This weekend, we went camping in the Everglades. Florida in winter is the perfect time to go camping, as the weather isn’t too stifling and it may actually be cool enough to start a fire. When people think camping, they think campfire, marshmallows, and hiking. What they don’t think about are mosquitoes, smoke, and lack of privacy. When we arrived at the campsite, it was well past 7:00 PM, and the sun had set for the day. I started pitching the tents by moonlight and the headlights of the car. While I was doing that, I could hear the neighbor in the campsite next door complaining about the headlights, but I didn’t care. I was tired from the hour drive getting there and I just wanted to lie down. The mosquitoes were out in full force, nipping at my legs and arms. I put on the bug spray, but these weren’t your average mosquitoes. These here were your Everglades mosquitoes, the truly grotesque monster mosquitoes that can bite through alligator hide. A little bug spray wasn’t going to deter them. My wife was outside holding our dogs, Leah and Jimbo, to let them get some air. My son was waiting in the car with abuelita. After about fifteen minutes, we were able to get in the tent, tagged with bites all over. It was then that my wife noticed that Leah, our French bulldog, wasn’t looking right.
When I looked over at her face, she could barely open her eyes. Her face had swollen up, particularly around the eyes and face. At first, I was hoping it was only a couple of mosquito bites to the head, but within a few minutes, her face looked like a squished tomato. She was starting to become restless and uncomfortable, and sounded as if she was snoring more than usual. That’s when I started to worry. I could see the concern on my wife’s face. We were in the middle of nowhere, with no cellphone reception and no resources close by. It was at this point that I was volunteered to drive back home to get to the vet to get some help. The first thing that came to mind, “but I just got here?!”
Angioedema is the medical term for the swelling that happens around the eyes and mouth. It’s usually related to an allergic reaction, or a hypersensitivity response to an allergen. Angioedema and hives, or urticaria, typically go hand and hand. A way to understand the allergy cascade is to think of how a simple bomb works. With a bomb, there is a detonator and an explosive device. The way allergies start is that there is first an exposure to an allergen. Once initially exposed, the body will produce high levels of IgE antibody to the allergen, which would be the detonator in the case of this analogy. IgE will then attach itself to a mast cell, or the explosive device. Mast cells are present in all connective tissues and are apart of a normally functioning immune system. They contain inflammatory mediators, histamine being one of them. Once the IgE is fixed on the mast cell, the allergy is primed and ready to go.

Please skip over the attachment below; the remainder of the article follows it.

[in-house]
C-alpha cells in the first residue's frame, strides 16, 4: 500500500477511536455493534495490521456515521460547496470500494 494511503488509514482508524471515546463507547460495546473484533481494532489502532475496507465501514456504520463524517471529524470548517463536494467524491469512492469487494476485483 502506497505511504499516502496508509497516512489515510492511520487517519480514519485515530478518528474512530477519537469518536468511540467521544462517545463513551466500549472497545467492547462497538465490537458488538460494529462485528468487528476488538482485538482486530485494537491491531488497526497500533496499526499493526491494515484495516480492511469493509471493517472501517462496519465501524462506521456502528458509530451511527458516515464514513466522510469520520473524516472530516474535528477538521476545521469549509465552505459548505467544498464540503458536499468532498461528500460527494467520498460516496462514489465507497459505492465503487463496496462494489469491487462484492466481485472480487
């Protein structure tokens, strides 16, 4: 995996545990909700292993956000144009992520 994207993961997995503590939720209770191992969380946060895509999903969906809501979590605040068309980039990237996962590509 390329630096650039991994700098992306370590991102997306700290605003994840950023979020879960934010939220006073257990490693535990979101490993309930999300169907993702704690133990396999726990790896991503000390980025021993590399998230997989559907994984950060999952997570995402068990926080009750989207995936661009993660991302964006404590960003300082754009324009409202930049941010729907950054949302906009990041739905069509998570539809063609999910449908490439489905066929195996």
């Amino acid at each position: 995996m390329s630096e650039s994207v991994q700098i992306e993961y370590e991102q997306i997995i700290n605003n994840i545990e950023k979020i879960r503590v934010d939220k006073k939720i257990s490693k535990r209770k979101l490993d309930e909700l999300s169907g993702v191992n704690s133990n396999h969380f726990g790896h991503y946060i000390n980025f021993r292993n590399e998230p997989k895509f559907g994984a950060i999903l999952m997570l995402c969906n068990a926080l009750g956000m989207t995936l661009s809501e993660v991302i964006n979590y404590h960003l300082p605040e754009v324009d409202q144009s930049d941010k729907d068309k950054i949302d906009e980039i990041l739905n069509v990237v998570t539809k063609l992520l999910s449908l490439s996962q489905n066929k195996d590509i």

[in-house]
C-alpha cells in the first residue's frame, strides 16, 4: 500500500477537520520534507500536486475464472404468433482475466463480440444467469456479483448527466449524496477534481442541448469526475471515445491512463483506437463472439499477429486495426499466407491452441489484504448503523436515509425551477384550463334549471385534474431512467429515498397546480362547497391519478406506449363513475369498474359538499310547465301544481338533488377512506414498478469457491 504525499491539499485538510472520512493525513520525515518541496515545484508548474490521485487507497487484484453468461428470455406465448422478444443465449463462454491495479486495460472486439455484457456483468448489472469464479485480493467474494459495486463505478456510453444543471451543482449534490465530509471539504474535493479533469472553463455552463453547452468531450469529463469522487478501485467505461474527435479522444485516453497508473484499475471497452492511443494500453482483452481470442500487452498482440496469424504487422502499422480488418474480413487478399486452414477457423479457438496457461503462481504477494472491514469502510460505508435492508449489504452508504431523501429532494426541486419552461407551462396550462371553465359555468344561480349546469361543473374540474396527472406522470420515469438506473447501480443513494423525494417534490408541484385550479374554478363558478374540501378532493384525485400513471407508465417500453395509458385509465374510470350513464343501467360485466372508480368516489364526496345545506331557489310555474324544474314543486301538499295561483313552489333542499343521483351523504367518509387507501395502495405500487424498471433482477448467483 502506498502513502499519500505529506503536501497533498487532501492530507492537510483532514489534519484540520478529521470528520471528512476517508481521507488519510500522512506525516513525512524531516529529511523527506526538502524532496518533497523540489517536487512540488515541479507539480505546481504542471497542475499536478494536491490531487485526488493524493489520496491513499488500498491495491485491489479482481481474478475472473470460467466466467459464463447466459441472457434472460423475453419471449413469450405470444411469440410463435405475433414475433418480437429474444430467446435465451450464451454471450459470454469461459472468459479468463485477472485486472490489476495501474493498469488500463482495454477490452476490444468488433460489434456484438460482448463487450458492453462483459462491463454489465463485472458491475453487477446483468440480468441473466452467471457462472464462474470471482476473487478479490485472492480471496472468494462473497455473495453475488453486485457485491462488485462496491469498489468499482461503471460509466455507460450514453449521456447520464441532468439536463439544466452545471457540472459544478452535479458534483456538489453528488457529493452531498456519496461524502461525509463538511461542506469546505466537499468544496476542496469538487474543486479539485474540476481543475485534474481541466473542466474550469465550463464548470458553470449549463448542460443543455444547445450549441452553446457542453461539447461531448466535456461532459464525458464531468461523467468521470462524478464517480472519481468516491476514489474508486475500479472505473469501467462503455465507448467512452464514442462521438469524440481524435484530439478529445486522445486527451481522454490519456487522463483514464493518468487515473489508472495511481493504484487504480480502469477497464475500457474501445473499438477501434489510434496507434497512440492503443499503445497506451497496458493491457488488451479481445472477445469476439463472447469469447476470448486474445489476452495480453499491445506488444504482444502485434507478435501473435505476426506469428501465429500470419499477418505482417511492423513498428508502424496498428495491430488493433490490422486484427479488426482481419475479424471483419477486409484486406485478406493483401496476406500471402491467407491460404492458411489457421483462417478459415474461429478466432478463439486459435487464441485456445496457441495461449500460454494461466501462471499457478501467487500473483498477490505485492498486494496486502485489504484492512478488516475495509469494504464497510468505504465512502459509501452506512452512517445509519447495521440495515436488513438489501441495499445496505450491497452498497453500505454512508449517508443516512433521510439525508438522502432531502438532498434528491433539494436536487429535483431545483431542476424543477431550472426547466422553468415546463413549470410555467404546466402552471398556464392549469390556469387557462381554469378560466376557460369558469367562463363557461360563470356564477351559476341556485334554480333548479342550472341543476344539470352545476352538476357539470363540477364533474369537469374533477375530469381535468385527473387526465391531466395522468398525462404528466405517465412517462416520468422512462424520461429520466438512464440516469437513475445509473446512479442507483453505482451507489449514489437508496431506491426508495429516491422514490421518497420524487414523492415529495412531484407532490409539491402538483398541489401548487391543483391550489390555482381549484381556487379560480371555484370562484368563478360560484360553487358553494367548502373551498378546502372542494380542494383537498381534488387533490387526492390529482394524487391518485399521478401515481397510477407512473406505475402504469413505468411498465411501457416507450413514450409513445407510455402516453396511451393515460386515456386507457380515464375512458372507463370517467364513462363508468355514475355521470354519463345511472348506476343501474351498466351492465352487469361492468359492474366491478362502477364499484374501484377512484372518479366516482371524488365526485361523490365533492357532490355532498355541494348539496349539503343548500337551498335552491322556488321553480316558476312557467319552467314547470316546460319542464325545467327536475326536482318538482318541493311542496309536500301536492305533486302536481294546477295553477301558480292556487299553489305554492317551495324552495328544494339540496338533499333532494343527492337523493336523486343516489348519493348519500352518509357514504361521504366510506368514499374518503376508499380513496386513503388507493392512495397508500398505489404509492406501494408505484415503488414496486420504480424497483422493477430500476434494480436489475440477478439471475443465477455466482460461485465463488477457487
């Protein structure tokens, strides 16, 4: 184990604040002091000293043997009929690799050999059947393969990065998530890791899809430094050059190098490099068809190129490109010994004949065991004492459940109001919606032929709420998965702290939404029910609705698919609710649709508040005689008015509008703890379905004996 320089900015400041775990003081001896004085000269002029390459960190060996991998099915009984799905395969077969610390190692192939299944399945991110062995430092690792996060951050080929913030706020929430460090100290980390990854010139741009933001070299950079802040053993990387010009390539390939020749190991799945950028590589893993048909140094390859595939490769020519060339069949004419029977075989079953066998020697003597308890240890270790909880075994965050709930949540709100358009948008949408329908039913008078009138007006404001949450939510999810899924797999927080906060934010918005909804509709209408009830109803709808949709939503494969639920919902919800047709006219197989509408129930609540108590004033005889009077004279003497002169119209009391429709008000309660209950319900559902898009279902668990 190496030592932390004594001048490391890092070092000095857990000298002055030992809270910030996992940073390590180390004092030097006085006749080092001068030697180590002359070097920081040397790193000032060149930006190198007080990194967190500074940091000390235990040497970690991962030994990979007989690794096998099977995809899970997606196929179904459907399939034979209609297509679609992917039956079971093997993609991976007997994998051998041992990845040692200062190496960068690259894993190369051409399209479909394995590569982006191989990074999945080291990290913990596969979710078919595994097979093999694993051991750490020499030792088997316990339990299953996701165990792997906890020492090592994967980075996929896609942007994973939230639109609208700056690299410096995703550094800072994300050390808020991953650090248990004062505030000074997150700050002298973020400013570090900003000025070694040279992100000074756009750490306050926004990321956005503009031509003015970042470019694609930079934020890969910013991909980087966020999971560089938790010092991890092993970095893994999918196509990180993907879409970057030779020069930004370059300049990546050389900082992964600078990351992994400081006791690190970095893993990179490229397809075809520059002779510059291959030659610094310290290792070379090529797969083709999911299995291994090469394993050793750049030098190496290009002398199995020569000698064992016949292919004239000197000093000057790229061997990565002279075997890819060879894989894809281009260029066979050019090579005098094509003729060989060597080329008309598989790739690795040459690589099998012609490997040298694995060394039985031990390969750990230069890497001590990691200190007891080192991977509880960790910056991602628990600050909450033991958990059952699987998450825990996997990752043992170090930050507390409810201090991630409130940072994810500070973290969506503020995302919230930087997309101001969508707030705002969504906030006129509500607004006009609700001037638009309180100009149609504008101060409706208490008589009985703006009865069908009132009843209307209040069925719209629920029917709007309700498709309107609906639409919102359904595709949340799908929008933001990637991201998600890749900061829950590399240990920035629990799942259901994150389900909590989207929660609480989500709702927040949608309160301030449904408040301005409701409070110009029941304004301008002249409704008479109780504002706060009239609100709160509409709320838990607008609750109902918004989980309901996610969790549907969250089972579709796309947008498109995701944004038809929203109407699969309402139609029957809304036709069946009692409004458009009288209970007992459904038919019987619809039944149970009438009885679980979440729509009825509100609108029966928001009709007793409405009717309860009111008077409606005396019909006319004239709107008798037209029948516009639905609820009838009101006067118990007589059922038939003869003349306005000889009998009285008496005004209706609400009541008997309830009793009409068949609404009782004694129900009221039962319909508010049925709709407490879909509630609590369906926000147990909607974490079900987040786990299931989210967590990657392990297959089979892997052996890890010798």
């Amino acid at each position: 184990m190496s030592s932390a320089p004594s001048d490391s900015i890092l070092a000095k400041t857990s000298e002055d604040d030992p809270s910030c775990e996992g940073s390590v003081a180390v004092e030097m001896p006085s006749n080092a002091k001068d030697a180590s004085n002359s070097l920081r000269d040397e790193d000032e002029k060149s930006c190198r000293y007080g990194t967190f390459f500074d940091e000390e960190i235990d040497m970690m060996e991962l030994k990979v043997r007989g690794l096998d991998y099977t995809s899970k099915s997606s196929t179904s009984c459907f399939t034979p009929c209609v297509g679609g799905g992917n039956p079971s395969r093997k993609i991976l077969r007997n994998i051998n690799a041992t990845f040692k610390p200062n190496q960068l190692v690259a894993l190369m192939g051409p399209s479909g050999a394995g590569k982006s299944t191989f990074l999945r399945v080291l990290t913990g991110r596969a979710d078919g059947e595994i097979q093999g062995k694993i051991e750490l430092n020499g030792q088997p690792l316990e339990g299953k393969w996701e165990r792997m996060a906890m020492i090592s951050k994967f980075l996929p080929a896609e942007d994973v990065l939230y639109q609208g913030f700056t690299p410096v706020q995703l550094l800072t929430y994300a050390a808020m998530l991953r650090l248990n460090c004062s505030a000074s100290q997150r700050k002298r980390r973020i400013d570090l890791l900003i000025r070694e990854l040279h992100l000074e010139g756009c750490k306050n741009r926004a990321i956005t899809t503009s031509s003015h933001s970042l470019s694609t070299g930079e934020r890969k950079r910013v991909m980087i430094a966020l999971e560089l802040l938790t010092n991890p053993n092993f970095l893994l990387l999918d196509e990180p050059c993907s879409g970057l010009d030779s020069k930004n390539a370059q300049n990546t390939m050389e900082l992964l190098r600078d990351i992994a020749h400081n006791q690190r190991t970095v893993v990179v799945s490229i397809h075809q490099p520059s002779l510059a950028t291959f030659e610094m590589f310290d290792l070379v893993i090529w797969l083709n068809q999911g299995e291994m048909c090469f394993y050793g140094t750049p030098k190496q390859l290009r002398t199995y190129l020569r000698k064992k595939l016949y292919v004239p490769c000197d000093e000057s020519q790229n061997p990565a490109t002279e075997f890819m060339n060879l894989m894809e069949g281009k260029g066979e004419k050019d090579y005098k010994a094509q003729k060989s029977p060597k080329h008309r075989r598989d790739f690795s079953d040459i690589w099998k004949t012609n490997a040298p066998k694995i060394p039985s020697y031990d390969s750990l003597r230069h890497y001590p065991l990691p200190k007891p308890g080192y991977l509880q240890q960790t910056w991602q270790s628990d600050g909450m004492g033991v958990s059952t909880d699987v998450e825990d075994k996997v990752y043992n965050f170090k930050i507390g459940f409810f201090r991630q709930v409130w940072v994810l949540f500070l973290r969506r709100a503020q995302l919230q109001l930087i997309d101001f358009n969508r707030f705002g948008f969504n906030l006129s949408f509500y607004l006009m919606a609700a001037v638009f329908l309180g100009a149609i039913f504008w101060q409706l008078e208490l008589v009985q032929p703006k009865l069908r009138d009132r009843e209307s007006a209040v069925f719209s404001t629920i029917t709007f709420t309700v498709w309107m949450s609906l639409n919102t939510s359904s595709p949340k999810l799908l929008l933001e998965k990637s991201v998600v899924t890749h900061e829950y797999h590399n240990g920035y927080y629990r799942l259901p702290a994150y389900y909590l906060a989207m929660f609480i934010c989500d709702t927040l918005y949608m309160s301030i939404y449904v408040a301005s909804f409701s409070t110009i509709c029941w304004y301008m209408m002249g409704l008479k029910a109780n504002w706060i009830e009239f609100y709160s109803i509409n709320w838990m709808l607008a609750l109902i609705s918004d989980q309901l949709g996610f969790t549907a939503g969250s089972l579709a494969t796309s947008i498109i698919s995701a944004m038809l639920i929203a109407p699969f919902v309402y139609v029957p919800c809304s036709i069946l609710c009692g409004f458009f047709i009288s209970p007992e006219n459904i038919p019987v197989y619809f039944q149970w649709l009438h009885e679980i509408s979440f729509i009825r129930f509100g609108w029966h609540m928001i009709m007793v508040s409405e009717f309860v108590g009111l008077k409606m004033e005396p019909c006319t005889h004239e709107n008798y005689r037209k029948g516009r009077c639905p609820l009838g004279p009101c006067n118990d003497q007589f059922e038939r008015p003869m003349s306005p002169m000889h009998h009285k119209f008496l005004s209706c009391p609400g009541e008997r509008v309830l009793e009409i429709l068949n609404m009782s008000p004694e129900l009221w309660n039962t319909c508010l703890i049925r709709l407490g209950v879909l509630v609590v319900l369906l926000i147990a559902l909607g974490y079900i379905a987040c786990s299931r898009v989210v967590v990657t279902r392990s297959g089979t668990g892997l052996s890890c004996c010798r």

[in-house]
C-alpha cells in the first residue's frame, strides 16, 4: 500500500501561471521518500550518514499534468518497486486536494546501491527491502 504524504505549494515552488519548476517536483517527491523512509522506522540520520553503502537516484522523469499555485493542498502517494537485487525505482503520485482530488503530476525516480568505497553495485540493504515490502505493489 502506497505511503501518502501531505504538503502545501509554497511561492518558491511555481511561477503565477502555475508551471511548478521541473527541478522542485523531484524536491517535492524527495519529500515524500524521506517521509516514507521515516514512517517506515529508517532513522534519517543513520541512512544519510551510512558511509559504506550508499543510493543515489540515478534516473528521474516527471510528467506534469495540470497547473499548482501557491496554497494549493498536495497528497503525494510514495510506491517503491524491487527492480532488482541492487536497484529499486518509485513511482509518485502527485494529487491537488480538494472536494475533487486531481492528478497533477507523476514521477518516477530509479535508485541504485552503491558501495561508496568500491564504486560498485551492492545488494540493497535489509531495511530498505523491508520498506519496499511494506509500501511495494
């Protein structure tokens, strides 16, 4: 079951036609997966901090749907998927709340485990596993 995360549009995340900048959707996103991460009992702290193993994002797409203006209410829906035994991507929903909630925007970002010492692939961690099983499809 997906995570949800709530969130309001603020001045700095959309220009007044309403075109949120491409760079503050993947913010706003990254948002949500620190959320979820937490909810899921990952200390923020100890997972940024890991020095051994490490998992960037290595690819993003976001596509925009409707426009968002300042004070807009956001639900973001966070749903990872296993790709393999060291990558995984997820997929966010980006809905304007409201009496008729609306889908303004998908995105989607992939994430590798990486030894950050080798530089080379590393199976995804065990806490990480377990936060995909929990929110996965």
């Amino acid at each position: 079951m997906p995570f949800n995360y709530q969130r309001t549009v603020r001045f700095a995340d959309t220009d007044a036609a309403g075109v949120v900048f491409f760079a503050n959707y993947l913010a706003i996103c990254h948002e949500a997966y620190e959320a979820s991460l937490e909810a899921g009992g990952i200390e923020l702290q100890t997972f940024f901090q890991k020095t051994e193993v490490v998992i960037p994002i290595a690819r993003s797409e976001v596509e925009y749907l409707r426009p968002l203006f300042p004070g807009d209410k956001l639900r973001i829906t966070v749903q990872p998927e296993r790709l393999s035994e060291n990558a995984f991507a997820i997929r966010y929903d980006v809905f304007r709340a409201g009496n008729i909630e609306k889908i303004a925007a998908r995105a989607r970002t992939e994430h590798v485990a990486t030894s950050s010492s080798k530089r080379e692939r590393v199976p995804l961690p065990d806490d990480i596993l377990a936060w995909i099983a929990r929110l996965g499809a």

Upon a second exposure, the bombs, which have now been activated, are set to explode, leading to a flood of histamine. Depending on the degree of priming, the response can be mild, where there is a mild skin reaction, to a full on anaphylactic response, where breathing can be compromised.
The treatment for these situations vary, but antihistamines are certainly a big part of it. When I have patients that come in complaining of allergies, the first question that is always asked is how they are treating them, since most, if not all, antihistamines are available over the counter. In addition, steroids can be also used to reduce inflammation even further.
When I got back home, the vet’s office was closed. I looked over at Leah, her eyes barely able to open and appearing listless. I felt a bigger wave of concern. It must have been the mosquito bites. I couldn’t think of anything else that could’ve caused such a bad reaction. After a quick internet search, it looked like all vet offices were closed and that the only thing available was a “pet ambulance.” Instead, I opted to just take her home, where I gave her some benadryl. Fortunately, after a few hours, her face started to improve. By daybreak, her face was almost back to normal. She was able to open her eyes again. After driving back to the campsite to pick up my family, I decided that this was the last time I’d be taking a hike out to the woods to go camping. The next time Dylan wants to go, the tent is going up in the backyard, in the convenience of our home, where I can plug in a bug zapper.